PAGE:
Article two in Magazyn Wino

This time, it’s all about jam making—and it’s as much about why we make jam as it is about technique. Editor in Chief Tomek Prange-Barczyński has added a section on pairing fruit conserves with wine and cheese and I’ve included recipes for three of my favorite kinds of preserves (strawberry with a smidge of rhubarb, blackcurrant, sour cherry).

Long-time readers (including and possibly not limited to my mother) will note this is a topic I’ve explored in the past.

I wish I had it in me to say more, but I’m overwhelmed with the big move. Yes, the apartment is nearly done. Yes, it all cost twice as much as I expected and took twice as long to complete. Anker and I have physically moved in, but we are still a long way from being done moving in. I am consumed with order-lust and a perfectionist’s anxious arrival in the reality of something long-coming. All I can do to keep my blog on a lifeline is plop in the pic I finally snapped today and back-date this beast so it looks like I posted something in May.

Now... back to arranging books by both topic and format under the cover of night.

A jubilant début in Magazyn Wino

After a lifetime’s fascination with food (or, one can hope, half a lifetime’s...) and apparently enough food-writing practice on my own blog, I’m delighted to report on my new partnership with Poland’s premier wine culture bimonthly, Magazyn Wino. Working closely with the editors of this eminent publication, I will be creating texts and images celebrating the lesser-known side of simple ingredients and fundamental techniques.

The first story, pictured, delves deep into what most people probably don’t know about potatoes. The next one will take on a full season’s worth of jam making basics (and the ones to follow are still in development).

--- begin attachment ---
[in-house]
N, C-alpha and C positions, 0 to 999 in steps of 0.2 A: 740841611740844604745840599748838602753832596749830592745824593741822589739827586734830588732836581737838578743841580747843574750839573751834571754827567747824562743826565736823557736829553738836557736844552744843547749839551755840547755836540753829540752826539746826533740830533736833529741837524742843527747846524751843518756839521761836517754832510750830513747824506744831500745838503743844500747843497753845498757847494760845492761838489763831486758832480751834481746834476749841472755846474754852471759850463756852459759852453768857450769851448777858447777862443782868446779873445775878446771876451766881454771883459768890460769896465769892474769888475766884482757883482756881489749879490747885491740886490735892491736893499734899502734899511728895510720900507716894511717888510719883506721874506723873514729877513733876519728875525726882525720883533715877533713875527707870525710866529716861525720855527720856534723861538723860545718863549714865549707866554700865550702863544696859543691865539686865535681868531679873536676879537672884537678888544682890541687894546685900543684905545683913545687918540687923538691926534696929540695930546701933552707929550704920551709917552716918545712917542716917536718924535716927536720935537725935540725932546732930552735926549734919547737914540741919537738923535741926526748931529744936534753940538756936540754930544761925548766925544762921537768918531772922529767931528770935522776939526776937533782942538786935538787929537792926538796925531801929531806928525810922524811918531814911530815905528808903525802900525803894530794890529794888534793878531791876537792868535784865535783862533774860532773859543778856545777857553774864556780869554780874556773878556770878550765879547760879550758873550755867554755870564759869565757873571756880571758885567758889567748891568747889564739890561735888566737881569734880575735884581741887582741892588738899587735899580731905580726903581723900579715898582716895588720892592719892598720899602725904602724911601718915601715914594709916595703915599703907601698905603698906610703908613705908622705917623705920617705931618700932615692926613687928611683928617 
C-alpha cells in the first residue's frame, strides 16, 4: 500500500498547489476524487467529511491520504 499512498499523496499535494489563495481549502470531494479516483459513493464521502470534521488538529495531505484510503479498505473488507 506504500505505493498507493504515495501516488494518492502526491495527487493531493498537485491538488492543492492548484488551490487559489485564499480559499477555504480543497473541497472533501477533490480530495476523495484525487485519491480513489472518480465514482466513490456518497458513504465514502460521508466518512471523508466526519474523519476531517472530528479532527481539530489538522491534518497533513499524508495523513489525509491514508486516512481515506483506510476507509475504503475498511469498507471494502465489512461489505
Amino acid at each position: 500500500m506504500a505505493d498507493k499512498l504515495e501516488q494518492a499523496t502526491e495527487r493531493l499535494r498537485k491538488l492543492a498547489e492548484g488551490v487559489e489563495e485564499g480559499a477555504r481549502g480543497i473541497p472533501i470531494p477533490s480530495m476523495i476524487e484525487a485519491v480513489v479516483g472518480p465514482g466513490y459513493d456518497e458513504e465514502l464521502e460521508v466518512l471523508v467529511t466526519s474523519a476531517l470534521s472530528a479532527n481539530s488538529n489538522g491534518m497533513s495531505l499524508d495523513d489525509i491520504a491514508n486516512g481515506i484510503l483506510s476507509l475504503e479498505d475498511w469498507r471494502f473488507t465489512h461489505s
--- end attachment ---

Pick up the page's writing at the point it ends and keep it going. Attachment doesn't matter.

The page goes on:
It’s a big honor and a tremendous learning opportunity—and one hell of a reason for me to raise a glass.

Madness, indeed

Going through my possessions in an effort to further streamline the functional and aesthetic scope of my small family’s belongings, I happened upon what I deem the most random collection of things I could possibly find. I am astonished as to how I might have thought that a complete set of McFarlane’s “Six Faces of Madness” collectible figures would ever be something I actually wanted. Alas, I am the puzzled owner of a mint-condition series of eight-inch-tall toy monsters inspired by classic literature, all in their original, never-opened packaging. If I remember correctly, I got the whole set for twenty bucks each, so for $120, at a store just off Union Square. It was my life’s ultimate impulse buy, and it took place on the eve of the day I left the U.S. for good, which means I bought these things on July 2, 2004. I recall the figures just barely fitting into my luggage (two giant DDB-branded portfolio carriers I lifted from my corporate alma mater).

So now I have this interesting problem, which is how to unload this odd collection and at least get my money back—or ourtight make a profit, given how this kind of limited-edition drivel sometimes appreciates. The challenges: I’m not on eBay, I’m not interested in getting on eBay, ditto for the Polish counterpart Allegro, I don’t know the gaming scene, and I’m in no position to make a quick deal with some reseller of memorabilia at a shop near Union Square.

Any takers out there? Best offer wins.

Product photography by the author, accomplished in daylight with the infallible Leica X1 in mid-February 2016.

Scenes from a renovation

With the first Warsaw snow came the first signs of quiet order at the construction site that is a family’s metamorphic home. Now the turnpikes of electric wire are forgotten under walls that are smooth and white. Now six different versions of grey glass mosaic tiles are no longer lost in transit on their way from Spain but painstakingly affixed to a dozen and a half planes of shower and bathroom surface. Now the men are familiar and trusted as they come and go to replace the windows and wheel in the supplies and do plastering and lay six kinds of tiny grey tiles.

All photos by Natalia Osiatynska, taken in daylight with the Leica X1 on the 17th, 12th or 10th of January, 2016.